Kutidusaka Jataka, Kutidūsaka-jātaka: 1 definition


Kutidusaka Jataka means something in Buddhism, Pali. If you want to know the exact meaning, history, etymology or English translation of this term then check out the descriptions on this page. Add your comment or reference to a book if you want to contribute to this summary article.

In Buddhism

Theravada (major branch of Buddhism)

[«previous next»] — Kutidusaka Jataka in Theravada glossary
Source: Pali Kanon: Pali Proper Names

A singila bird, seeing a monkey shivering in the rain, suggested to him that he should build a nest. The monkey, in envy, destroyed the birds nest.

The story was told in reference to a novice Ulunkasaddaka, who had burnt down Maha Kassapas hut in a forest near Rajagaha. At that time Maha Kassapa had two novices, one serviceable and helpful and the other ill behaved. Whatever was done by his comrade the latter would pretend that he himself had done it. One day, in exasperation, the good novice heated water for the Elders bath and then hid it in a back room, leaving only a little in the boiler. When the other novice saw the steam rising he informed the Elder that his bath was ready. When asked where was the water, he let a ladle down into the almost empty boiler and the ladle rattled. When the story became known he was nick named Ulunkasaddaka (Rattle ladle).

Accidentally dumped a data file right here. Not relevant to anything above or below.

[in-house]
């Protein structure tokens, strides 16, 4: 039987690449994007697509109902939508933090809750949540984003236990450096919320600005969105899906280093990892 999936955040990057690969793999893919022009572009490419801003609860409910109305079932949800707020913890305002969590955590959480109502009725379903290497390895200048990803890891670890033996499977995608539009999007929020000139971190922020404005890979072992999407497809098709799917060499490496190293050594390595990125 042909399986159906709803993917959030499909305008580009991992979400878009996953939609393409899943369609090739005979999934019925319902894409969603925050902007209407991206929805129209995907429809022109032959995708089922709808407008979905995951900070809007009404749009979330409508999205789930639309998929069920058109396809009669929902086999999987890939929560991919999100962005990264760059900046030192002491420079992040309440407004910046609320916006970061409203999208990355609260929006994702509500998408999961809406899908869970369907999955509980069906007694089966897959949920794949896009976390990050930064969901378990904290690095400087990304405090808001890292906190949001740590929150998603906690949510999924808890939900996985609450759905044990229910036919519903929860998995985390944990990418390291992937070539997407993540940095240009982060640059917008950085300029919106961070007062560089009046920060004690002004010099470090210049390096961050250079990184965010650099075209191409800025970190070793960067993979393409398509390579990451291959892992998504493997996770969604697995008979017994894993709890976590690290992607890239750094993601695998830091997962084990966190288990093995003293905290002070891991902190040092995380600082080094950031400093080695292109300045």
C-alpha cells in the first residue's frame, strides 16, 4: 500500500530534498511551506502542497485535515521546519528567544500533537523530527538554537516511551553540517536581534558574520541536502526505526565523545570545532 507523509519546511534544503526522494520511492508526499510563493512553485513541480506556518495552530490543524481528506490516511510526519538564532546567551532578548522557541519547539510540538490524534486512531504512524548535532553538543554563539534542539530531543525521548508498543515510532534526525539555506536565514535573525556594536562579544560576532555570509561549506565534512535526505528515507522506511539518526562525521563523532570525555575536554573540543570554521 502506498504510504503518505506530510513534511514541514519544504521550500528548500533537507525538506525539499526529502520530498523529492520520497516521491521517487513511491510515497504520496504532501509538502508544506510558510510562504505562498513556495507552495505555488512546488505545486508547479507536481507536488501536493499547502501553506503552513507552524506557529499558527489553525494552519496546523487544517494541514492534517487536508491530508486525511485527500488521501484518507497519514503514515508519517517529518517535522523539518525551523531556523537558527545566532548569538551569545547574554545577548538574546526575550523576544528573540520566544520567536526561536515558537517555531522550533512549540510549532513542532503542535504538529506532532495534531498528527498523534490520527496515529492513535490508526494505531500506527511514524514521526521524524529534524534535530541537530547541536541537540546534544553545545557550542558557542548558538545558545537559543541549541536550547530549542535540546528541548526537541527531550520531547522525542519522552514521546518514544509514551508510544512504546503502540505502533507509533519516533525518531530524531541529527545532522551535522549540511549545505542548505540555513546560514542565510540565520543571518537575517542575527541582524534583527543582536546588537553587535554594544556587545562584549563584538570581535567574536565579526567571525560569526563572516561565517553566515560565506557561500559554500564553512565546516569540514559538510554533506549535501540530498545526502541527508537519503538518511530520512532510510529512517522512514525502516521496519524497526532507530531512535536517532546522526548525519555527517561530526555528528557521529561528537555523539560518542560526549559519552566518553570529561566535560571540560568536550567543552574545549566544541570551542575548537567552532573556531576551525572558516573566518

Being found fault with on this and several other occasions, he bore the Elder a grudge, and one day, having set fire to the Elders hut, he ran away. Later he was born first as a peta and then in Avici. This incident was reported to the Buddha by monks who came from Rajagaha.

The monkey of the Jataka is identified with the wicked novice. J.iii.71ff.

context information

Theravāda is a major branch of Buddhism having the the Pali canon (tipitaka) as their canonical literature, which includes the vinaya-pitaka (monastic rules), the sutta-pitaka (Buddhist sermons) and the abhidhamma-pitaka (philosophy and psychology).

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